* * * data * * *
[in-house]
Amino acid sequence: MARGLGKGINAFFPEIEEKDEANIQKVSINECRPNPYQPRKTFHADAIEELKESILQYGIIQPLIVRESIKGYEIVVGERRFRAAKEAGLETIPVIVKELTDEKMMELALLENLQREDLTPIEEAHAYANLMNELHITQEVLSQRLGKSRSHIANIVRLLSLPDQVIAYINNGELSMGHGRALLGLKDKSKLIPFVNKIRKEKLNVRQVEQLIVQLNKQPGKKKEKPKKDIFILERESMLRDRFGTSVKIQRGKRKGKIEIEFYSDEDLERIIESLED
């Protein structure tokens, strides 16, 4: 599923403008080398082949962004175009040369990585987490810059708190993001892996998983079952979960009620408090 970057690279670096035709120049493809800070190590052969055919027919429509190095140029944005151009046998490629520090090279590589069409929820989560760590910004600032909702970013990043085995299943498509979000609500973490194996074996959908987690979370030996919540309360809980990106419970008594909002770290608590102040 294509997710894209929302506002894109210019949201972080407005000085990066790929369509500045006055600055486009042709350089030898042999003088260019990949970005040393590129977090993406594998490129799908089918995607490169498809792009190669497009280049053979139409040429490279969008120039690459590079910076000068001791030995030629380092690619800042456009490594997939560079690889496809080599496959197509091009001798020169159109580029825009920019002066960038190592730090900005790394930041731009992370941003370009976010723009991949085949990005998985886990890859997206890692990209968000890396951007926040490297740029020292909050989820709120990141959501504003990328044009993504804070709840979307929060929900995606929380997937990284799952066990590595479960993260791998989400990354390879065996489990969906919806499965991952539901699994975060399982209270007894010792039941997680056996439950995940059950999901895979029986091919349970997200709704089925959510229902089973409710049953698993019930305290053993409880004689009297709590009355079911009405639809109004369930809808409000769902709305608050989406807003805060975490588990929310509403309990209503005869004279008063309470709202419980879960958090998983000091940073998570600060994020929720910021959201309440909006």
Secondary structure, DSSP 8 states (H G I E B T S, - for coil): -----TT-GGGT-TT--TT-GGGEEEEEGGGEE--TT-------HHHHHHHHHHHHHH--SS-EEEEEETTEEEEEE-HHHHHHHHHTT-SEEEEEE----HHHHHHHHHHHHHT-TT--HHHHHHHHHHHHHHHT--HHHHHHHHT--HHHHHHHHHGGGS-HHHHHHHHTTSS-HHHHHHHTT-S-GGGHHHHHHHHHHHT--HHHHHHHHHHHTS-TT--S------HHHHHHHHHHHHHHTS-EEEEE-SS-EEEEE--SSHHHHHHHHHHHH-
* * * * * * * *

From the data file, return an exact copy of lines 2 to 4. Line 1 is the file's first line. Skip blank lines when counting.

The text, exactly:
Amino acid sequence: MARGLGKGINAFFPEIEEKDEANIQKVSINECRPNPYQPRKTFHADAIEELKESILQYGIIQPLIVRESIKGYEIVVGERRFRAAKEAGLETIPVIVKELTDEKMMELALLENLQREDLTPIEEAHAYANLMNELHITQEVLSQRLGKSRSHIANIVRLLSLPDQVIAYINNGELSMGHGRALLGLKDKSKLIPFVNKIRKEKLNVRQVEQLIVQLNKQPGKKKEKPKKDIFILERESMLRDRFGTSVKIQRGKRKGKIEIEFYSDEDLERIIESLED
């Protein structure tokens, strides 16, 4: 599923403008080398082949962004175009040369990585987490810059708190993001892996998983079952979960009620408090 970057690279670096035709120049493809800070190590052969055919027919429509190095140029944005151009046998490629520090090279590589069409929820989560760590910004600032909702970013990043085995299943498509979000609500973490194996074996959908987690979370030996919540309360809980990106419970008594909002770290608590102040 294509997710894209929302506002894109210019949201972080407005000085990066790929369509500045006055600055486009042709350089030898042999003088260019990949970005040393590129977090993406594998490129799908089918995607490169498809792009190669497009280049053979139409040429490279969008120039690459590079910076000068001791030995030629380092690619800042456009490594997939560079690889496809080599496959197509091009001798020169159109580029825009920019002066960038190592730090900005790394930041731009992370941003370009976010723009991949085949990005998985886990890859997206890692990209968000890396951007926040490297740029020292909050989820709120990141959501504003990328044009993504804070709840979307929060929900995606929380997937990284799952066990590595479960993260791998989400990354390879065996489990969906919806499965991952539901699994975060399982209270007894010792039941997680056996439950995940059950999901895979029986091919349970997200709704089925959510229902089973409710049953698993019930305290053993409880004689009297709590009355079911009405639809109004369930809808409000769902709305608050989406807003805060975490588990929310509403309990209503005869004279008063309470709202419980879960958090998983000091940073998570600060994020929720910021959201309440909006």
Secondary structure, DSSP 8 states (H G I E B T S, - for coil): -----TT-GGGT-TT--TT-GGGEEEEEGGGEE--TT-------HHHHHHHHHHHHHH--SS-EEEEEETTEEEEEE-HHHHHHHHHTT-SEEEEEE----HHHHHHHHHHHHHT-TT--HHHHHHHHHHHHHHHT--HHHHHHHHT--HHHHHHHHHGGGS-HHHHHHHHTTSS-HHHHHHHTT-S-GGGHHHHHHHHHHHT--HHHHHHHHHHHTS-TT--S------HHHHHHHHHHHHHHTS-EEEEE-SS-EEEEE--SSHHHHHHHHHHHH-